Our pet cats are highly skilled at hiding when they’re not well, which is why regular visits to the vets are vital. But what can you do to help your wary feline find the whole vet experience less stressful?
Posted: 04 November 2019
Cats have many silky skills. For example, thanks to their large eyes and slit-like pupils, they can see much better than we can at dawn and dusk. Flexible felines can slip through unbelievably small spaces due to their free-floating clavicle bones. They can even talk to us, via meowing – something that’s reserved just for humans – you won’t catch a cat meowing at another cat. They’re also experts at hiding when they’re ill.
This trait is likely due to the fact that, as hardwired solitary hunters that have to rely on themselves for survival, revealing signs of illness would make them vulnerable to predators. And it’s a behaviour that even the most pampered pet pussycat displays. However, this makes regular vet check-ups essential so that any potential health problems can be identified early and treated before they become more serious.
However, according to a study conducted by Bayer Veterinary Healthcare, the number of veterinary visits for cats has fallen 30% since 2001. And, with 58% of owners saying their ‘cat hates going to the vet’, it’s not really a surprise that some people avoid taking their pet for regular check-ups. What’s more, the PDSA’s recent PAW report reveals that although 84% of cat owners have currently registered their cat with a vet, 16% haven’t. This means that there are 1.7 million UK cats not registered. The report states that more than half (54%) of owners who haven’t currently registered their cat with a vet think it’s not necessary because their ‘pet is fine’.
DID YOU KNOW?
To encourage owners (and their pets) to be more willing to attend regular health checks, International Cat Care has launched an initiative called Cat Care for Life. This programme is all about providing a partnership of care between owners and their veterinary clinic to reduce the stress of vet visits and benefit the lifelong health of pet cats.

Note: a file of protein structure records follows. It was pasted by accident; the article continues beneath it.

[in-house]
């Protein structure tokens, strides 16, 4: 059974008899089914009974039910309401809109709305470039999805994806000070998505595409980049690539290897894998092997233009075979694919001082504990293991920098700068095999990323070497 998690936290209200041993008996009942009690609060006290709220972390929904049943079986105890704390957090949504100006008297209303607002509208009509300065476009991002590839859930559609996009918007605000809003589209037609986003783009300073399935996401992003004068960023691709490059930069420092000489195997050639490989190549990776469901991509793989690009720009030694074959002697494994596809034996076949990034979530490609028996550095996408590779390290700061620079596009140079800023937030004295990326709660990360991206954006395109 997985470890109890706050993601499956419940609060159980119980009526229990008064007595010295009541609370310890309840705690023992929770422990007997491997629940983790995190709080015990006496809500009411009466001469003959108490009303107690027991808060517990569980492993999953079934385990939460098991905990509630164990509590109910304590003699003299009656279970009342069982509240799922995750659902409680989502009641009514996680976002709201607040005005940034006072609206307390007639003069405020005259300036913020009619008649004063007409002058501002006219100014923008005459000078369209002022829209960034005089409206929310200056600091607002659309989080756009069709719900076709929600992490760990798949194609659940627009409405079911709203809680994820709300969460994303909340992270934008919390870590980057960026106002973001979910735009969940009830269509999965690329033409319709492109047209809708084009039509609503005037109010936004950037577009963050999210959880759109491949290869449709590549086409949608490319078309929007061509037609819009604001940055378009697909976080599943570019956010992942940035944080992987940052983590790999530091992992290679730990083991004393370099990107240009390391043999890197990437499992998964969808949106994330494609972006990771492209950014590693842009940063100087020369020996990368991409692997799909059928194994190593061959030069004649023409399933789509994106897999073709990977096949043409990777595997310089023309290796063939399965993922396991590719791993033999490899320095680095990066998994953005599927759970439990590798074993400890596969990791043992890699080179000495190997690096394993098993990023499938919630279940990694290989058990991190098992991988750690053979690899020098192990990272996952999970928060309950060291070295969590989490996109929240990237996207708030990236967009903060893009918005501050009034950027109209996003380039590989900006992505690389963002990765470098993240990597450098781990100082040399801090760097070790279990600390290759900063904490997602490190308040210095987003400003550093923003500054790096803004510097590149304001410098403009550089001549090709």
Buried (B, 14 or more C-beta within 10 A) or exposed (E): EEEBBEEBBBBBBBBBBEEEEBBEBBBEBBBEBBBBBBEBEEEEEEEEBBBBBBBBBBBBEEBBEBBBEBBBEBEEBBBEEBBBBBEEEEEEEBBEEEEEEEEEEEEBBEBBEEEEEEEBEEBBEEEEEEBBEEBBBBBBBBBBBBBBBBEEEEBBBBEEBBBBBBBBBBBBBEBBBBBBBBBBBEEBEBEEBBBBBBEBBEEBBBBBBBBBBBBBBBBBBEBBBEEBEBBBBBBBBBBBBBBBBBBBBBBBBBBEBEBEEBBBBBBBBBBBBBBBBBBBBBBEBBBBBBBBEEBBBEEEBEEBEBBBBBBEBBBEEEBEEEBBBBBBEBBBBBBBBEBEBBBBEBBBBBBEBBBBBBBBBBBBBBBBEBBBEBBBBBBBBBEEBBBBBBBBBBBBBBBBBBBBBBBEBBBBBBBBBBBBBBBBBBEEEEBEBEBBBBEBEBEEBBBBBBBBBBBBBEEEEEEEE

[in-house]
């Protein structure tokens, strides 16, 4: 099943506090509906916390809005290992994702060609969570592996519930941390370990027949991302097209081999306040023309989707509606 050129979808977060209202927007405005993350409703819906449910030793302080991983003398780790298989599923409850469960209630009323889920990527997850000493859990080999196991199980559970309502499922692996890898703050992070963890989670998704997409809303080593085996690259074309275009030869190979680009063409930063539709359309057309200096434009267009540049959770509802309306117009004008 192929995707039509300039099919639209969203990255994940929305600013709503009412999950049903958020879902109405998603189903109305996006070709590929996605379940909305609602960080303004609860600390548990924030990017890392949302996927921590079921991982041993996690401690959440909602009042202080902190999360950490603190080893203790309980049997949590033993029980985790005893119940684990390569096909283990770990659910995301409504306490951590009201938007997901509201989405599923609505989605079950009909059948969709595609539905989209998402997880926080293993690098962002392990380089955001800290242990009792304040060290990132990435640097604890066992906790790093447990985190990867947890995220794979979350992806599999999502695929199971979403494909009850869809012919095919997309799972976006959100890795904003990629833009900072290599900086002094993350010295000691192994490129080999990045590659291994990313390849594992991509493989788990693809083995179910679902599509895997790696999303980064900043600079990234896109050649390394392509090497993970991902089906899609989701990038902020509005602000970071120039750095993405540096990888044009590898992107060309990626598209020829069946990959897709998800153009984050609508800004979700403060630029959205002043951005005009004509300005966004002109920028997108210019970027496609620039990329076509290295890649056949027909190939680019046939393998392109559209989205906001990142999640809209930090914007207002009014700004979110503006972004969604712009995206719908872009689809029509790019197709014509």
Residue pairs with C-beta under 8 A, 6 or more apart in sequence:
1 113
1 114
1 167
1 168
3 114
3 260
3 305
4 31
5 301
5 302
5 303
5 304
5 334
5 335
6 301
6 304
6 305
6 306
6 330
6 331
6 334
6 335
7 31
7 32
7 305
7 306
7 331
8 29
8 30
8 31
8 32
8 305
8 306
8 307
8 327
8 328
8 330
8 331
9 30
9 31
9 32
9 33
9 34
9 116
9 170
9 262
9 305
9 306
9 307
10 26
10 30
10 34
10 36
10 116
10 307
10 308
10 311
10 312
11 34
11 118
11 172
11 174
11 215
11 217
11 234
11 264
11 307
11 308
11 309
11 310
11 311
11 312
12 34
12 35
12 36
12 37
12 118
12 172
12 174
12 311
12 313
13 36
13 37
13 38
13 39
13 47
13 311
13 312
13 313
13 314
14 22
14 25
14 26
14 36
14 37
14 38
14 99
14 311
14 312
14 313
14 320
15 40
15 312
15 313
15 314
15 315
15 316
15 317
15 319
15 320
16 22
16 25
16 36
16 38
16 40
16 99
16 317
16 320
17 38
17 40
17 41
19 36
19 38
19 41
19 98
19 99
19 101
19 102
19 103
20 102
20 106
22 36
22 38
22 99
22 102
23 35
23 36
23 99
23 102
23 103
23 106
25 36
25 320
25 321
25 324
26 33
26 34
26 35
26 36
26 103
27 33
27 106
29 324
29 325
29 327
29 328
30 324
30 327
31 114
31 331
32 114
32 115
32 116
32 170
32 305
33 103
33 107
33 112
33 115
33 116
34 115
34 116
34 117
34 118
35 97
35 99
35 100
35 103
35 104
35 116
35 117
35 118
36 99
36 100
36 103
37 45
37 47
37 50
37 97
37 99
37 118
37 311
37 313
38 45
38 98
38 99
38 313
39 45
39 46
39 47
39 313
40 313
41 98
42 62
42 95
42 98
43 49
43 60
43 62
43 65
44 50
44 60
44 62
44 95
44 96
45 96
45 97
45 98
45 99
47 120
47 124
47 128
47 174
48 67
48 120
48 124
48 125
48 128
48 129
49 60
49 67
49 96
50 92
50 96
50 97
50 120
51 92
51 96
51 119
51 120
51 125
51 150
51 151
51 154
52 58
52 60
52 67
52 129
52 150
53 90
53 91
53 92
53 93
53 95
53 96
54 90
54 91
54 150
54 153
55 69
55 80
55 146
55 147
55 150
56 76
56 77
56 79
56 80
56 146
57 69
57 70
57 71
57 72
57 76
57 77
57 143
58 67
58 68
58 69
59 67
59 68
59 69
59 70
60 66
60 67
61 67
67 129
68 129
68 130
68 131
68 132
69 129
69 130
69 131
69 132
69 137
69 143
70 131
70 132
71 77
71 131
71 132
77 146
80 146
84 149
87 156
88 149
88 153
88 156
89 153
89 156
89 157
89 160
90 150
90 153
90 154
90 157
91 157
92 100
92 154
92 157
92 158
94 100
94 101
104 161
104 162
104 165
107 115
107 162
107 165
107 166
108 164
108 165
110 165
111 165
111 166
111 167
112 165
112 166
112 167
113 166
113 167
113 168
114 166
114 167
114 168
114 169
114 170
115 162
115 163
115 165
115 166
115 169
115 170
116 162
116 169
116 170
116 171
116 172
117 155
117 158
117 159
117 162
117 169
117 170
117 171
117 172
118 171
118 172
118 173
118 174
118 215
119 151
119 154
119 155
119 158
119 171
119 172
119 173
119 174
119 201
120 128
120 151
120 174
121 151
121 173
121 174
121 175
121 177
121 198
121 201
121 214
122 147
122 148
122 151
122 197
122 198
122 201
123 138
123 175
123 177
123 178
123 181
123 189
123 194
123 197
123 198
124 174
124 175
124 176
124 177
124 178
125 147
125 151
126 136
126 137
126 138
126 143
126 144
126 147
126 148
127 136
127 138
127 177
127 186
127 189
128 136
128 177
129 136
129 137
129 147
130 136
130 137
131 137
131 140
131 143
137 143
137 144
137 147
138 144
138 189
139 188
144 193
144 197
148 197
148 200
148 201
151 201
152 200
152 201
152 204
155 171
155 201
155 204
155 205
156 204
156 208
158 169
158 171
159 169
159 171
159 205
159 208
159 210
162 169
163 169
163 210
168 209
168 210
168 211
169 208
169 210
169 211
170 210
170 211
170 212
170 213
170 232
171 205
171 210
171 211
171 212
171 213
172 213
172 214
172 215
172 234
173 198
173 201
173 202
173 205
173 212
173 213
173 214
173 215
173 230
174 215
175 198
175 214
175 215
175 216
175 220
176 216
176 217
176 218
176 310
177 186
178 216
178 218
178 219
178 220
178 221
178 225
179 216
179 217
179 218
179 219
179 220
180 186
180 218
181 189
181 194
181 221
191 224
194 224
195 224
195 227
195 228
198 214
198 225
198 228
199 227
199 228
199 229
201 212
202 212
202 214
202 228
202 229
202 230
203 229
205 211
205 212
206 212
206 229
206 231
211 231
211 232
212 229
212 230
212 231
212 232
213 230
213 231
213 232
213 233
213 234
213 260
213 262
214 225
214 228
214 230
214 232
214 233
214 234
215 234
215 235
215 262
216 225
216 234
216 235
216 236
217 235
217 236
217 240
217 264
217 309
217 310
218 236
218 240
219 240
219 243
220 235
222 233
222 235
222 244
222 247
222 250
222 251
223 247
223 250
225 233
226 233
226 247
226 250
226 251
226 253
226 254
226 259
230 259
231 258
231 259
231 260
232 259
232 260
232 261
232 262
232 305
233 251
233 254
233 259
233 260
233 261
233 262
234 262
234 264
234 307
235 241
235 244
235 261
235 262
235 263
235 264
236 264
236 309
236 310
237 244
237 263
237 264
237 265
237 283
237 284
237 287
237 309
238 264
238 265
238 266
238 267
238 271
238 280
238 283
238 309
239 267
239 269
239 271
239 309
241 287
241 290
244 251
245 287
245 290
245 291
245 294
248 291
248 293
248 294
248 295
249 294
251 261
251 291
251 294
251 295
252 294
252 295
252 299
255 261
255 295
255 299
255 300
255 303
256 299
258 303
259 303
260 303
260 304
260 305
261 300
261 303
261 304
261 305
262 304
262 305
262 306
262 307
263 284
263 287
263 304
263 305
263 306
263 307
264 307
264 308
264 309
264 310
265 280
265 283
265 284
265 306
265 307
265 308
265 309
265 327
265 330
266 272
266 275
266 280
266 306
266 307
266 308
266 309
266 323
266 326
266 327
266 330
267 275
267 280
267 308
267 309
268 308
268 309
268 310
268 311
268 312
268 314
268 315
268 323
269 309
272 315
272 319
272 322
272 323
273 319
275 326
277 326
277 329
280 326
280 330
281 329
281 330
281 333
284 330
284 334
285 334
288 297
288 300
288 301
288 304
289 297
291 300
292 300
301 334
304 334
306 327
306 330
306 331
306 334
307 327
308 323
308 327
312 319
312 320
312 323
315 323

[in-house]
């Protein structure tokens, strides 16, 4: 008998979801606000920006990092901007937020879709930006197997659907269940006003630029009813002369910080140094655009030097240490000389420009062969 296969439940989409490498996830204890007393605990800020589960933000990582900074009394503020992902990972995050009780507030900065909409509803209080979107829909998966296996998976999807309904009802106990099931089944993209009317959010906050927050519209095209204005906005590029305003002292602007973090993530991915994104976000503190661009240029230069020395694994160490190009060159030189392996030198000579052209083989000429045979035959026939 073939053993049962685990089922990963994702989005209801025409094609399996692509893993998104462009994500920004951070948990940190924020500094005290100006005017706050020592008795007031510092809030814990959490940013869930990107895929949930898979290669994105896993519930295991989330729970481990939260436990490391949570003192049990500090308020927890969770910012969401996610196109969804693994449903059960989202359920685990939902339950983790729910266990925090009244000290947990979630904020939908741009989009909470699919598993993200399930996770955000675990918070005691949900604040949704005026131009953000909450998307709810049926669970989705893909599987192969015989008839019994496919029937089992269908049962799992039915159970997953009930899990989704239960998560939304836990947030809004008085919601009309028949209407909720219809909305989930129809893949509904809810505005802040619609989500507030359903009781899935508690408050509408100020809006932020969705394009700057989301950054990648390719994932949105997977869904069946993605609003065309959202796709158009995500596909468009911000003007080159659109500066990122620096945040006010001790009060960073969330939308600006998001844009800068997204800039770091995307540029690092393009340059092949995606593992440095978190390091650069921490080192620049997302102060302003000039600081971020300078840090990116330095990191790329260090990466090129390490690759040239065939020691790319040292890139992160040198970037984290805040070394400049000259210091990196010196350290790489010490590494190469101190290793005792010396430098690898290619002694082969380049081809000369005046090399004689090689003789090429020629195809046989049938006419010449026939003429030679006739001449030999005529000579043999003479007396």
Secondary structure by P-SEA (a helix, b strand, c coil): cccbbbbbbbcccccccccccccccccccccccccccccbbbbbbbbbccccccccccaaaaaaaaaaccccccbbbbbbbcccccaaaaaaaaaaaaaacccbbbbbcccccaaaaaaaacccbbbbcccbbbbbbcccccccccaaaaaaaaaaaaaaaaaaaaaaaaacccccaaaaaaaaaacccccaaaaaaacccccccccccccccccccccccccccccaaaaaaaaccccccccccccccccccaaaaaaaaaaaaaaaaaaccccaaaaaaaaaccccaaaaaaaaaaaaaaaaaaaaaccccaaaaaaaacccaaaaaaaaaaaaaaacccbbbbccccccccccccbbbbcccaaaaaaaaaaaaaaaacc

The feline welfare charity states: “We recognise that because of their unique nature and needs, taking cats to visit a veterinary clinic can be very stressful, both for cats and owners. The Cat Friendly Clinic programme is designed to help address these issues by creating more cat friendly veterinary clinics and so reducing the stress for cats and making veterinary visits easier for cat owners as well. There are now cat-friendly clinics registered across the world, which have been awarded Gold, Silver or Bronze status.” You can find a Cat Friendly Clinic near you here >>.
International Cat Care also has lots of useful resources, including:
HELP YOUR CAT GET USED TO BEING HANDLED
Often, cats are not used to being held or touched in the way vets will. Get your cat comfortable with having its ears, mouth, coat, paws and eyes checked, with these handling videos >>
TAKE THE STRESS OUT OF GETTING THERE AND BACK
Is getting your cat into the carrier and to and from the vet the most stressful part of the experience? Check out the carrier and travel videos >>
FIND RELEVANT LIFE-STAGE HEALTHCARE INFORMATION
Select your pet’s age category and download examination checklists and forms to record essential information about your cat >>
LONG LIVE CATS!
The world’s oldest cat – Creme Puff, from Austin, Texas – lived to see her 38th birthday earning her a place in the Guinness Book of Records. While reaching such a great age is rare, the average lifespan our pet cats is between 15 to 17 years, with some even reaching their 20s. Follow our 12 top tips to help your cat enjoy a happy, healthy and long, long life,
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Sources: Icatcare.org, pdsa.org.uk, 1.Volk JO, Felsted KE, Thomas JG, et al. 2011. Executive summary of the Bayer veterinary care usage study. J Am Vet Med Assoc. 238(10):1275–1282.